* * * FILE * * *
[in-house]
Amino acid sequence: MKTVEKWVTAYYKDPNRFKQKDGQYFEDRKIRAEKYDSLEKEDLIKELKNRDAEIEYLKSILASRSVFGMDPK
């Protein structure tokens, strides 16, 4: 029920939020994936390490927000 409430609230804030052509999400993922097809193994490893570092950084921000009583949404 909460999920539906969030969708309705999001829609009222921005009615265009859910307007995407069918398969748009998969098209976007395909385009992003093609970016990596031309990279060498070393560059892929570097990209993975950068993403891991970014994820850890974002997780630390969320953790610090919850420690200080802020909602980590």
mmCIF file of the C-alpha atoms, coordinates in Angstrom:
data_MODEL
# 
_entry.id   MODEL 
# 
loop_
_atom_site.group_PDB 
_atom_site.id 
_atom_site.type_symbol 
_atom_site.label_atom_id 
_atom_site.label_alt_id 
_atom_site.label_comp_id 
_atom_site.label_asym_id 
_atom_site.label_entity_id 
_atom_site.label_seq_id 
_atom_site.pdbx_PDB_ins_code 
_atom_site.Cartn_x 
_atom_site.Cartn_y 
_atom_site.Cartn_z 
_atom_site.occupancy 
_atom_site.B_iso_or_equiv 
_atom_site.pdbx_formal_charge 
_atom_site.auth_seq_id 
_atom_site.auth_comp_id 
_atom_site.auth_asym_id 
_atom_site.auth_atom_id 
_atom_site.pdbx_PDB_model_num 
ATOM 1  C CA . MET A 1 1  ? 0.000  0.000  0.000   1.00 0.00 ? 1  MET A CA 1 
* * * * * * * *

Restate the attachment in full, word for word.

[in-house]
Amino acid sequence: MKTVEKWVTAYYKDPNRFKQKDGQYFEDRKIRAEKYDSLEKEDLIKELKNRDAEIEYLKSILASRSVFGMDPK
């Protein structure tokens, strides 16, 4: 029920939020994936390490927000 409430609230804030052509999400993922097809193994490893570092950084921000009583949404 909460999920539906969030969708309705999001829609009222921005009615265009859910307007995407069918398969748009998969098209976007395909385009992003093609970016990596031309990279060498070393560059892929570097990209993975950068993403891991970014994820850890974002997780630390969320953790610090919850420690200080802020909602980590």
mmCIF file of the C-alpha atoms, coordinates in Angstrom:
data_MODEL
# 
_entry.id   MODEL 
# 
loop_
_atom_site.group_PDB 
_atom_site.id 
_atom_site.type_symbol 
_atom_site.label_atom_id 
_atom_site.label_alt_id 
_atom_site.label_comp_id 
_atom_site.label_asym_id 
_atom_site.label_entity_id 
_atom_site.label_seq_id 
_atom_site.pdbx_PDB_ins_code 
_atom_site.Cartn_x 
_atom_site.Cartn_y 
_atom_site.Cartn_z 
_atom_site.occupancy 
_atom_site.B_iso_or_equiv 
_atom_site.pdbx_formal_charge 
_atom_site.auth_seq_id 
_atom_site.auth_comp_id 
_atom_site.auth_asym_id 
_atom_site.auth_atom_id 
_atom_site.pdbx_PDB_model_num 
ATOM 1  C CA . MET A 1 1  ? 0.000  0.000  0.000   1.00 0.00 ? 1  MET A CA 1 